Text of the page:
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a day in the slums

Story by Jesse Morrow March 13th, 2014


After originally posting this I received a bit of backlash from a few residents in Kibera via twitter.  I decided to add a little buffer to this post so that you, the reader, can understand where I am coming from.  This was my first experience traveling to Kibera and was only one day of my time spent in Kenya - not a summation of my entire trip.  As you can imagine many of my emotions and thoughts were quite scrambled as this was quite a unique experience for me.  In my personal journal I tried to organize and write down those thoughts as best as possible.  This is not a post about the condition of Kibera or its people.  I would never claim to have that knowledge as I have not done much research in the way of understanding it, nor did I spend enough time or meet enough people there to get a full picture of the beauty Kibera has to offer.  As surface level as it may seem to some readers, the text used in this post is from my journal and is my most honest expression of trying to understand perspectives of those who live there.

Understanding the perspectives of others is certainly not an easy task and as you may read below I am still left wondering, not claiming to have the answers.  All I know from this experience is the way I felt, the things I saw, the commonalities I had, and my few thoughts left over after the day was through.  If you continue viewing this post please know that all the writing comes from the bottom of my heart and is not meant to offend anyone.  My only hope is to share my feelings and inspire others to visit Kibera and connect with those who live there first hand.  I appreciate your interest and if you have questions please email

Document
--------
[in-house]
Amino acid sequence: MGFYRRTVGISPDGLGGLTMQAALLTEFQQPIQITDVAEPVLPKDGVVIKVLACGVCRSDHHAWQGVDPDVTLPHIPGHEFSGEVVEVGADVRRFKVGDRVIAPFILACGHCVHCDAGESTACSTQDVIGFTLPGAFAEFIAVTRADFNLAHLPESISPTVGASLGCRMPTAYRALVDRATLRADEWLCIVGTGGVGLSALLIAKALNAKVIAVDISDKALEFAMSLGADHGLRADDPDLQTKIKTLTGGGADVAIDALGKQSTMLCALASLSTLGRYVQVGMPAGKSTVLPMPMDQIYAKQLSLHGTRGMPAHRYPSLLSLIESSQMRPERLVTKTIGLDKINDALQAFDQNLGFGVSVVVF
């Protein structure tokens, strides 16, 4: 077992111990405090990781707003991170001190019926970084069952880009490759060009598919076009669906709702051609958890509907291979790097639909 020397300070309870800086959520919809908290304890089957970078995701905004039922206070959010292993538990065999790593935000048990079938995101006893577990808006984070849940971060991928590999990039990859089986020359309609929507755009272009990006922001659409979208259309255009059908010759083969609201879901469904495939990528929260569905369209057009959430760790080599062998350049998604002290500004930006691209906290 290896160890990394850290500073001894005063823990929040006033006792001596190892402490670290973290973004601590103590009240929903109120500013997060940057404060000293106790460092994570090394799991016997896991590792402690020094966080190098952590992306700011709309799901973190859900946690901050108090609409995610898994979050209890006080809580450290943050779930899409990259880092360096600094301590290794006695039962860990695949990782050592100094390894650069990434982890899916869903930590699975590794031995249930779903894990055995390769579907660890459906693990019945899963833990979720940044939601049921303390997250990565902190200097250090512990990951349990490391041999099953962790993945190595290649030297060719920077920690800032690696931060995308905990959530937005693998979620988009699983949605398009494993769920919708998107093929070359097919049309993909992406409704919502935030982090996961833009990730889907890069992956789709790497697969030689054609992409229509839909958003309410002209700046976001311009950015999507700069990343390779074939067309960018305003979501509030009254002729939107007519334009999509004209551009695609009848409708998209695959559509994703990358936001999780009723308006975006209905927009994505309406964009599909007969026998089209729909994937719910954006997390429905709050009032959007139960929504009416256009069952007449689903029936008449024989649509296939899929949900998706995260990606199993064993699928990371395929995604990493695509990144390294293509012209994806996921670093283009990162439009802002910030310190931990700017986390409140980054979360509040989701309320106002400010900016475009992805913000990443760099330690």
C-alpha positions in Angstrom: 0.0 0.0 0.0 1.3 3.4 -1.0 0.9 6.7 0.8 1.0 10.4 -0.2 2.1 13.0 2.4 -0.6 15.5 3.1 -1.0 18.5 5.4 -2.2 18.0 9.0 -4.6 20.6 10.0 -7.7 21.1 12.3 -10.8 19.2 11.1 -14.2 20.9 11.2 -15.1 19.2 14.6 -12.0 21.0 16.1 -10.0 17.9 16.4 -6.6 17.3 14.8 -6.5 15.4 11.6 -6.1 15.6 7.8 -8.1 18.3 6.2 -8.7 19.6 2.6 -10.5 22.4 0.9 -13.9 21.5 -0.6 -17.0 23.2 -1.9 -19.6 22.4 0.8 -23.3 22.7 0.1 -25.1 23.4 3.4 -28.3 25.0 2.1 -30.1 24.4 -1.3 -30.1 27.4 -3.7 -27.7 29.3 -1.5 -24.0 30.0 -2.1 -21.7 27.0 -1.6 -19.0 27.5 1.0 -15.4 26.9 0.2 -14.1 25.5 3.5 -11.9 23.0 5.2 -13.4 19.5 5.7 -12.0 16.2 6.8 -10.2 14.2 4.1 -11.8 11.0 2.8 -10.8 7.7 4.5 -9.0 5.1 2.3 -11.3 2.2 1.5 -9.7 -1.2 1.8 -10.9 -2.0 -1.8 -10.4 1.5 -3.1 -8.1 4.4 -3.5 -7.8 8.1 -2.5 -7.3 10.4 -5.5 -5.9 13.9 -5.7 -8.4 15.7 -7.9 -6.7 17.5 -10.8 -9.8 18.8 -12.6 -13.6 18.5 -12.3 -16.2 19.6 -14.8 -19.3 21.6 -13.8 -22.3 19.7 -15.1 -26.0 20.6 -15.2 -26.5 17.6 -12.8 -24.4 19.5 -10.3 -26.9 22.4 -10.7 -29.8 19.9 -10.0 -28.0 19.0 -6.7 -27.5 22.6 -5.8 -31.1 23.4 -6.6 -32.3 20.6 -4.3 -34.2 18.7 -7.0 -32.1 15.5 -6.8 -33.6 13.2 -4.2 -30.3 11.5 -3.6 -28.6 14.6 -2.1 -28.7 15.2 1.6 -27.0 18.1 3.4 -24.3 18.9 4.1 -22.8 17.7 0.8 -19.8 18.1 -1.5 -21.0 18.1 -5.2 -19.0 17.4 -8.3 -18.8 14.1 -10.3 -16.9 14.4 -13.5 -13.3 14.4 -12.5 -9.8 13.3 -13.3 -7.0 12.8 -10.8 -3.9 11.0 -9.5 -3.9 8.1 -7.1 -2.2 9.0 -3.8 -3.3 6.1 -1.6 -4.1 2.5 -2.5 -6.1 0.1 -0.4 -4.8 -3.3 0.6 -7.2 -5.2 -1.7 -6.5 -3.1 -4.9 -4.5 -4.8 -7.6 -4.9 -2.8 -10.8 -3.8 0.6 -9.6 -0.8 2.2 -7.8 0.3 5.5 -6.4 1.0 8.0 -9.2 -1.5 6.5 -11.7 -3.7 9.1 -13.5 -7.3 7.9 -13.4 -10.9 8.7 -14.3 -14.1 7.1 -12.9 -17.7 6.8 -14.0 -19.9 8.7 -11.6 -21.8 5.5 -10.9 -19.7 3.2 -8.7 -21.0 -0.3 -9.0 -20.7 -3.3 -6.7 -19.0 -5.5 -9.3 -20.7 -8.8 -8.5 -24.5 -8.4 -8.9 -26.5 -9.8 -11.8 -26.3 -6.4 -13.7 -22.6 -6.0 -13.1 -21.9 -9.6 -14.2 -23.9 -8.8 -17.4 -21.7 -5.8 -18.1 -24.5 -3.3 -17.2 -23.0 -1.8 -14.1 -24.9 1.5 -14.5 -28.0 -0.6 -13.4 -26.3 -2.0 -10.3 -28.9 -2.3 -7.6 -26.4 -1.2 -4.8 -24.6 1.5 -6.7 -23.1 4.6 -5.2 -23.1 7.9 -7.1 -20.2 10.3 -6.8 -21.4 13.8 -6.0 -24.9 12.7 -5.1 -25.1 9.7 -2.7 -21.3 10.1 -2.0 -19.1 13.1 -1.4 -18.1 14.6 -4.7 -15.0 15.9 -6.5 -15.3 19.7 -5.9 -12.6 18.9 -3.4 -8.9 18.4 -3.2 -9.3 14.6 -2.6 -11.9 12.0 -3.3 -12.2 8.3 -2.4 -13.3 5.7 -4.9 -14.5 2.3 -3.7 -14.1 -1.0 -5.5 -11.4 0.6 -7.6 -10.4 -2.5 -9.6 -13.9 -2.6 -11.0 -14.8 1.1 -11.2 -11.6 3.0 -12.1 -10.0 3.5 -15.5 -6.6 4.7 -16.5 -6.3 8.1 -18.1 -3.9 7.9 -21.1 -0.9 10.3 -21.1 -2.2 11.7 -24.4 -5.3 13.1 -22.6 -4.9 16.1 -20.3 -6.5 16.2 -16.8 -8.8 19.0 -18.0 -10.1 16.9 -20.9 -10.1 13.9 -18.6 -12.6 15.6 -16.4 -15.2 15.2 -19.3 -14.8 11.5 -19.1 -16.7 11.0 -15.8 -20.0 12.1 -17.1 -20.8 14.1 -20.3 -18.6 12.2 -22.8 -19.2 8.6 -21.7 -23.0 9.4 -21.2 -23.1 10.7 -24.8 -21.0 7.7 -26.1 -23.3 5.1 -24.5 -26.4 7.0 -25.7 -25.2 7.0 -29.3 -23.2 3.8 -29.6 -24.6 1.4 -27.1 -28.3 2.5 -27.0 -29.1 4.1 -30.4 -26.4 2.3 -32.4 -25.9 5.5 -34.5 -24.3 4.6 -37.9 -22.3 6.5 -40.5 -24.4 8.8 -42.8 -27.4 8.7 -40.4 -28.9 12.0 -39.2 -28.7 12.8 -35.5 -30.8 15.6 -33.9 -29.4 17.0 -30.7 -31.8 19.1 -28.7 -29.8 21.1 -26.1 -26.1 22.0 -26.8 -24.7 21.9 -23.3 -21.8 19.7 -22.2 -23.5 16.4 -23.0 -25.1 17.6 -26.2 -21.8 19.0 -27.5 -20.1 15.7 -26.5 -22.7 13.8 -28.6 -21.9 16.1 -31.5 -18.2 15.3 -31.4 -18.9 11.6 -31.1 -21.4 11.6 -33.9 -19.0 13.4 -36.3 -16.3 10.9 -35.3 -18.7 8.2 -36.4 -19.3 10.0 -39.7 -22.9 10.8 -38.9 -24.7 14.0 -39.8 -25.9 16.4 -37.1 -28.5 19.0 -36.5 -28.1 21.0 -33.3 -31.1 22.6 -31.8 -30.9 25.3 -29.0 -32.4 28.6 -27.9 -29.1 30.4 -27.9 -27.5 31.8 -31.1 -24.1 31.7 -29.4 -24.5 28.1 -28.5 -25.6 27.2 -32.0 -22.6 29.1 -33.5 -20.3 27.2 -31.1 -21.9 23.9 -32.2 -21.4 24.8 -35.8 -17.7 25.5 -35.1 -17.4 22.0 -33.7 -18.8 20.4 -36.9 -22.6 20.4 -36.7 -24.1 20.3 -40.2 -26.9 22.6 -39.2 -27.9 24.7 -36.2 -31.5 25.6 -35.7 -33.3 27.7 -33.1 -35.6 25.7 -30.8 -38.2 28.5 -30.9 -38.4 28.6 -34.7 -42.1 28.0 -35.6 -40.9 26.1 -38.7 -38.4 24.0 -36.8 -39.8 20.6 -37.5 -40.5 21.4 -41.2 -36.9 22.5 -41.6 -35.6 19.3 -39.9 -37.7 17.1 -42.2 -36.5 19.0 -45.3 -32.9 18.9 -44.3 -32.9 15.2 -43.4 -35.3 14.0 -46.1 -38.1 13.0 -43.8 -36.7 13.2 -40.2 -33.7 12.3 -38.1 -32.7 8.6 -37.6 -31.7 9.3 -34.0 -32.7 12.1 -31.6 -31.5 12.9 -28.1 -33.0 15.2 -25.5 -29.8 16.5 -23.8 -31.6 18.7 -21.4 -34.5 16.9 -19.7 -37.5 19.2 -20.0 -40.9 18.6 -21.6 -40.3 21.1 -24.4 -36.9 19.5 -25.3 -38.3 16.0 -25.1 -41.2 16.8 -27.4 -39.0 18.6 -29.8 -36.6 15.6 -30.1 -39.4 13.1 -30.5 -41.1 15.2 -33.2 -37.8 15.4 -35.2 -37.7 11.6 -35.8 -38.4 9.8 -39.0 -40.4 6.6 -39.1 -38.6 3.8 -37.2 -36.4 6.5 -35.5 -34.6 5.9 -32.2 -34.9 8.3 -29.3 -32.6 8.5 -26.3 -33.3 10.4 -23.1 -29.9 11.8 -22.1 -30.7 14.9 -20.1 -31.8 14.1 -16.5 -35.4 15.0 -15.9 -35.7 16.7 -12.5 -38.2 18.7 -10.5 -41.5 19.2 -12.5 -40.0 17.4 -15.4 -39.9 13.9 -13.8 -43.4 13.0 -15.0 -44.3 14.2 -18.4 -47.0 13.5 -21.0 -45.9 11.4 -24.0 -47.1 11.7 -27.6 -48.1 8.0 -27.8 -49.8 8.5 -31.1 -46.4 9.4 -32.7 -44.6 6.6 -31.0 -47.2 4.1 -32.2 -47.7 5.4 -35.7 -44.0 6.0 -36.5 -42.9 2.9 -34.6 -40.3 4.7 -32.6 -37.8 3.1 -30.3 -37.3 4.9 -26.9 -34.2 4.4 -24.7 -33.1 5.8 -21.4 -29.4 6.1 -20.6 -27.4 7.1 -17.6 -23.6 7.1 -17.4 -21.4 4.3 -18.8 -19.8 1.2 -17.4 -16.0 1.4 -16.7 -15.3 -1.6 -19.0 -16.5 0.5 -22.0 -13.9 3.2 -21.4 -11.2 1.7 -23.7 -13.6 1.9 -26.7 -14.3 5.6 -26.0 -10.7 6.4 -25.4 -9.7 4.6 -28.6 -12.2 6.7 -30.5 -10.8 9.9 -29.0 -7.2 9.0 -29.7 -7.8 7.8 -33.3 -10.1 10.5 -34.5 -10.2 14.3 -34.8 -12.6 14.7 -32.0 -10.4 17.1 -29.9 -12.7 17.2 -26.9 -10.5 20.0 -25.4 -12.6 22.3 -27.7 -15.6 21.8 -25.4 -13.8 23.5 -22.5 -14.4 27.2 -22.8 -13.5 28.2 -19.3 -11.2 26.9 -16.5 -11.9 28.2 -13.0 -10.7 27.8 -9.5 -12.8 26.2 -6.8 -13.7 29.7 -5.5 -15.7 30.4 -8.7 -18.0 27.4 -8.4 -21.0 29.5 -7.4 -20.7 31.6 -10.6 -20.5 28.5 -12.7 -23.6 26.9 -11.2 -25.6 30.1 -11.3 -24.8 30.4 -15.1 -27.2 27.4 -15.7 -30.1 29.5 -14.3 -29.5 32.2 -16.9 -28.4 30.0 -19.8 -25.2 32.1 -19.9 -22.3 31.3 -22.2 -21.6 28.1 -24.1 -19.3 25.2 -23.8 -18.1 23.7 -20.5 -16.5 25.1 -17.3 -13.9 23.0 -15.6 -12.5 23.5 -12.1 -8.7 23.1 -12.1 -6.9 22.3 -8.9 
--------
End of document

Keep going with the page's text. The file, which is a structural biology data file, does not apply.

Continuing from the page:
Today, we had the opportunity to visit the Kibera slums. This inner-city slum is a city of its own. Over 800,000 people live in the seemingly never-ending shantytown that clings to the heart of Nairobi. What an unreal & beautiful sight it was.

Upon entry to the slum, armed guards who resembled G.I. Joes, but were actually Kenyan policemen, escorted us. The tin roofs and dirt streets of the slum went on for miles. It was a sea of scraps. As we kept walking, my eyes began to open to the mass amounts of garbage (mainly plastic) that crowded the edges of each walkway and paved the floor beneath my feet. As the street we were walking on narrowed, the plastic kept piling up.


What are these photos about?


Smells of burning charcoal (wood), rubber, and plastic were the norm until the stench of a black river cut deep into my senses. I’m not sure what the contents of this little black river that ran through the middle of the slum were. My best guess would be a mixture of feces (both animal and human), oils, dirt, rotten food, and other sludge run-off from piles of garbage. The combining force was a highly contaminated liquid run off that weaved between houses and storefronts and streets and walkways. We never saw the end of the little black river, perhaps it pooled up on the edge of the slum to form a little black pond.